FIG. 2 is a block diagram illustrating circuitry for implementing algorithms and performing methods, according to example embodiments. All components need not be used in various embodiments. For example, clients, servers, routers, SDN controllers, and cloud-based network resources may each use a different set of components, or, in the case of servers for example, larger storage devices.

One example computing device in the form of a computer 200 (also referred to as computing device 200 and computer system 200) may include a processor 205, memory storage 210, removable storage 215, and non-removable storage 220, all connected by a bus 240. Although the example computing device is illustrated and described as the computer 200, the computing device may be in different forms in different embodiments. For example, the computing device may instead be a smartphone, a tablet, a smartwatch, a router, a switch, or another computing device including elements the same as or similar to those illustrated and described with regard to FIG. 2. Devices such as smartphones, tablets, and smartwatches are generally collectively referred to as “mobile devices” or “user equipment.” Further, although the various data storage elements are illustrated as part of the computer 200, the storage may also or alternatively include cloud-based storage accessible via a network, such as the Internet, or server-based storage.

The memory storage 210 may include volatile memory 245 and non-volatile memory 250, and may store a program 255. The computer 200 may include—or have access to a computing environment that includes—a variety of computer-readable media, such as the volatile memory 245, the non-volatile memory 250, the removable storage 215, and the non-removable storage 220. Computer storage includes random-access memory (RAM), read-only memory (ROM), erasable programmable read-only memory (EPROM) and electrically erasable programmable read-only memory (EEPROM), flash memory or other memory technologies, compact disc read-only memory (CD ROM), digital versatile disks (DVD) or other optical disk storage, magnetic cassettes, magnetic tape, magnetic disk storage or other magnetic storage devices, or any other medium capable of storing computer-readable instructions.

The computer 200 may include or have access to a computing environment that includes an input interface 225, an output interface 230, and a communication interface 235. The output interface 230 may interface to or include a display device, such as a touchscreen, that also may serve as an input device. The input interface 225 may interface to or include one or more of a touchscreen, a touchpad, a mouse, a keyboard, a camera, one or more device-specific buttons, one or more sensors integrated within or coupled via wired or wireless data connections to the computer 200, and other input devices. The computer 200 may operate in a networked environment using the communication interface 235 to connect to one or more remote computers, such as database servers. The remote computer may include a personal computer (PC), server, router, network PC, peer device or other common network node, or the like. The communication interface 235 may connect to a local-area network (LAN), a wide-area network (WAN), a cellular network, a WiFi network, a Bluetooth network, or other networks.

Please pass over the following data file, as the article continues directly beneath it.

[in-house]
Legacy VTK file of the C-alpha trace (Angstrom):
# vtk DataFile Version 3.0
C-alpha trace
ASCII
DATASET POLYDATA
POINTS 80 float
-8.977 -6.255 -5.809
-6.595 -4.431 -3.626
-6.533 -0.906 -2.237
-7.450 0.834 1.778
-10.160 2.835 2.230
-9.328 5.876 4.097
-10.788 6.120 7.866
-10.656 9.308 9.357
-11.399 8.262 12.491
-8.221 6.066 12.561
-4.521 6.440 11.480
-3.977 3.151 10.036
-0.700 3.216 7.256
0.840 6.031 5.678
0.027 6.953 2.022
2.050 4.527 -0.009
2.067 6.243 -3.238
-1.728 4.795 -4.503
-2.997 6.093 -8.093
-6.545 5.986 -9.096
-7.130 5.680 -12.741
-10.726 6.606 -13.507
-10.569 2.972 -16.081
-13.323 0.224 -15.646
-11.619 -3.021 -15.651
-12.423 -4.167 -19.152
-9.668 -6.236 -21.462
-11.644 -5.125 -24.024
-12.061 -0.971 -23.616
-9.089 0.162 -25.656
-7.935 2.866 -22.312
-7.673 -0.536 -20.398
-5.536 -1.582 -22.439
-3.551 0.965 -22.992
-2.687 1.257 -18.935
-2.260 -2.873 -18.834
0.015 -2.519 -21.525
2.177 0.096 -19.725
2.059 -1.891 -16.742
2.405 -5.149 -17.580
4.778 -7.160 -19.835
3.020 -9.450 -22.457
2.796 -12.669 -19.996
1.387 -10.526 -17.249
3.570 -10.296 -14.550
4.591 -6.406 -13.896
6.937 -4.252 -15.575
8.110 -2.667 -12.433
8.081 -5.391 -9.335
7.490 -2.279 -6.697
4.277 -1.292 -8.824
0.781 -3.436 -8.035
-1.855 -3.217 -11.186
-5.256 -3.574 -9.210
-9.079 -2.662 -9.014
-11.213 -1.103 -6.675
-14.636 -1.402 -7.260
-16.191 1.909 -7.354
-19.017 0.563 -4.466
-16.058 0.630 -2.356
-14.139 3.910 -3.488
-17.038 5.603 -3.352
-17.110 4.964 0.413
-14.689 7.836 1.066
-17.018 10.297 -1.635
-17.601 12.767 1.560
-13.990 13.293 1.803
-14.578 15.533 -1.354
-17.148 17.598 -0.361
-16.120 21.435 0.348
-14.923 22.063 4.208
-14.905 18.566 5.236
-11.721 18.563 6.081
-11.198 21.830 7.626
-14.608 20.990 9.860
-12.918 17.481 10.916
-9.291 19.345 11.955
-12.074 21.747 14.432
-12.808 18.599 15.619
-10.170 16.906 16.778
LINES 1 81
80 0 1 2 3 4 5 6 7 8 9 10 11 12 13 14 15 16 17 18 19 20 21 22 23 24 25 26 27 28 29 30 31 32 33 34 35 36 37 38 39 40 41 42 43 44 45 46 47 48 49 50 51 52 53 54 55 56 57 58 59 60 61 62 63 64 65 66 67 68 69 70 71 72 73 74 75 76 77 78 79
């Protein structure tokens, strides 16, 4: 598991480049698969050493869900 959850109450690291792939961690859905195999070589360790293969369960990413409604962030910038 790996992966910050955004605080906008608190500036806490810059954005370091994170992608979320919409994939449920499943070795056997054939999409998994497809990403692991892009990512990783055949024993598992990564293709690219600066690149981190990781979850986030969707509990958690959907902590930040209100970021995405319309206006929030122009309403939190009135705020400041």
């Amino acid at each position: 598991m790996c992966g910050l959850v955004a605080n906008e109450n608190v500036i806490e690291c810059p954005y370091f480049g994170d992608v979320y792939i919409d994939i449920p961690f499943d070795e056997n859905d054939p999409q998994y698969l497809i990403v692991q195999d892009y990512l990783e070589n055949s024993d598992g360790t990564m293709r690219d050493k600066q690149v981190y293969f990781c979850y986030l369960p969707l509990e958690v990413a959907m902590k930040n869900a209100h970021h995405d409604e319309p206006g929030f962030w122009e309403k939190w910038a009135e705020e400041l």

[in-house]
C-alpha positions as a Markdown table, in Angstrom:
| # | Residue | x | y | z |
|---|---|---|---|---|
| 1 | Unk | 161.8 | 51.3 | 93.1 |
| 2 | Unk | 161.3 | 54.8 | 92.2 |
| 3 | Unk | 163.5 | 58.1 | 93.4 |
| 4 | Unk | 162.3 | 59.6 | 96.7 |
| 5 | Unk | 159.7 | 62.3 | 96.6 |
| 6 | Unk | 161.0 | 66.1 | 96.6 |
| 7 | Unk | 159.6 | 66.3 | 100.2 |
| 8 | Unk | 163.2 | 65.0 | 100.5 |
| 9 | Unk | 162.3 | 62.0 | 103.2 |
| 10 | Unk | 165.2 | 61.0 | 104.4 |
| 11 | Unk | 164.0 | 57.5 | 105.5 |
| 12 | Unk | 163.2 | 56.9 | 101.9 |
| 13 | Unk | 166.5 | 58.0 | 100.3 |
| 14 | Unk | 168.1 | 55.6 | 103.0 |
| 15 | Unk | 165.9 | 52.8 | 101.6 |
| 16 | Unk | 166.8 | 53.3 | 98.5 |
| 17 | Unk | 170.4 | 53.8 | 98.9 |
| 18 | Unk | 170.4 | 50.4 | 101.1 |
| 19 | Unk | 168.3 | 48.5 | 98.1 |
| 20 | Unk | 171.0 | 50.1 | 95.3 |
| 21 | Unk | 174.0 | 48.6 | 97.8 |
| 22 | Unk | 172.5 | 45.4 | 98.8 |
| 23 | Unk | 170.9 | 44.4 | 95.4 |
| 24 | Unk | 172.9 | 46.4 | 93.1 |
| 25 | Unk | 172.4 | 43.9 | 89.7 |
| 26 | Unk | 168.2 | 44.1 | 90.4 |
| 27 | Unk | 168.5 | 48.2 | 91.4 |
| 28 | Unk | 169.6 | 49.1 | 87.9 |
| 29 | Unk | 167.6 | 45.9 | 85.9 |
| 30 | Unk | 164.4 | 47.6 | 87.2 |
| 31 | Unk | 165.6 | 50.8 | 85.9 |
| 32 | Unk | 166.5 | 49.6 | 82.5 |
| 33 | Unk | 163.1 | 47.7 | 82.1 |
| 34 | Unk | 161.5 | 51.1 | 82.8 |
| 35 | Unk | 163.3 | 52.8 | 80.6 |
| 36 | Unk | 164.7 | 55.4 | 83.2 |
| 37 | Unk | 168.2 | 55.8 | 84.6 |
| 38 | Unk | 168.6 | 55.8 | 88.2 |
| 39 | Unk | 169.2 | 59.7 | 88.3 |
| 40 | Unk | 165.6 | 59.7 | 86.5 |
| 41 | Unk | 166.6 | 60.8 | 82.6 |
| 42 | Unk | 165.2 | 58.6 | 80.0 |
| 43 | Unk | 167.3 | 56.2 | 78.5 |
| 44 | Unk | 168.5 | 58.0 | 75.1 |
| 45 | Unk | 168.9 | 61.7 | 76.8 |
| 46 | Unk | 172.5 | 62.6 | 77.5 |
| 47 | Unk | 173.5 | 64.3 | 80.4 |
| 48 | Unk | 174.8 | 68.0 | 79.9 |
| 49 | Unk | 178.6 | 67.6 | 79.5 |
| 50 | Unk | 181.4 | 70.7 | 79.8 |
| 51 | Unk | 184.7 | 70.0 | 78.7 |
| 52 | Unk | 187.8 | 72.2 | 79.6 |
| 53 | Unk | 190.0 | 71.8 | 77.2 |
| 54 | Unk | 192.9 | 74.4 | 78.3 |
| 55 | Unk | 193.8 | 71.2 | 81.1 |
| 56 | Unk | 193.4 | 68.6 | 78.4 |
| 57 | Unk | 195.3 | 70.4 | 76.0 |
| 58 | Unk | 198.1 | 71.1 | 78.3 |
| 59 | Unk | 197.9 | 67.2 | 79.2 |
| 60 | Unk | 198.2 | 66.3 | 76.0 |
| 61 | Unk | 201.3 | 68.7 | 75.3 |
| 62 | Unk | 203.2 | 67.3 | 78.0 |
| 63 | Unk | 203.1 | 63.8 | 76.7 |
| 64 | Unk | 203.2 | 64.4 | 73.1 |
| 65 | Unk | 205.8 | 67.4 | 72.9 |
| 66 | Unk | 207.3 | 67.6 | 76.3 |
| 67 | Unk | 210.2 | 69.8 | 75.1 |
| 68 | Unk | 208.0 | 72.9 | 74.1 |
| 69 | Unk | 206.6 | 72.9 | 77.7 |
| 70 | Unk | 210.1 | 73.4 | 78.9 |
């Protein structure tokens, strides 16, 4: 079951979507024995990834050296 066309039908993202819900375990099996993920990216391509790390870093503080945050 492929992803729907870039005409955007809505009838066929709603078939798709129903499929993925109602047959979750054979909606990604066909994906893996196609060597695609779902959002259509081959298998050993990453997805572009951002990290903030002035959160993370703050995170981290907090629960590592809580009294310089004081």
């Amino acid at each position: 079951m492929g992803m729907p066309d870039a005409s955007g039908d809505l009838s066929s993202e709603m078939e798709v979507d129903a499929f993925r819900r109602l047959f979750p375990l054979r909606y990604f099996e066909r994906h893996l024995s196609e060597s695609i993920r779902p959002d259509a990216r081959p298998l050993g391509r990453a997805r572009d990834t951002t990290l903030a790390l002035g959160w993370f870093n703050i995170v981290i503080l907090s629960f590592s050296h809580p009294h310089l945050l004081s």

Computer-readable instructions stored on a computer-readable medium (e.g., the program 255 stored in the memory storage 210) are executable by the processor 205 of the computer 200. A hard drive, CD-ROM, and RAM are some examples of articles including a non-transitory computer-readable medium such as a storage device. The terms “computer-readable medium” and “storage device” do not include carrier waves to the extent that carrier waves are deemed too transitory. “Computer-readable non-transitory media” includes all types of computer-readable media, including magnetic storage media, optical storage media, flash media, and solid-state storage media. It should be understood that software can be installed in and sold with a computer. Alternatively, the software can be obtained and loaded into the computer, including obtaining the software through a physical medium or distribution system, including, for example, from a server owned by the software creator or from a server not owned but used by the software creator. The software can be stored on a server for distribution over the Internet, for example.

The program 255 is shown as including a routing module 260. Any one or more of the modules described herein may be implemented using hardware (e.g., a processor of a machine, an ASIC, an FPGA, or any suitable combination thereof). Moreover, any two or more of these modules may be combined into a single module, and the functions described herein for a single module may be subdivided among multiple modules. Furthermore, according to various example embodiments, modules described herein as being implemented within a single machine, database, or device may be distributed across multiple machines, databases, or devices.

The routing module 260 may be implemented on a router or SDN controller to determine routes between nodes in a network. For example, the routing module 260 may receive requests to determine paths from a source node to multiple destination nodes, from multiple source nodes to a single destination node, or any suitable combination thereof. The routing module 260 may determine paths that satisfy path constraints using any of the methods described herein.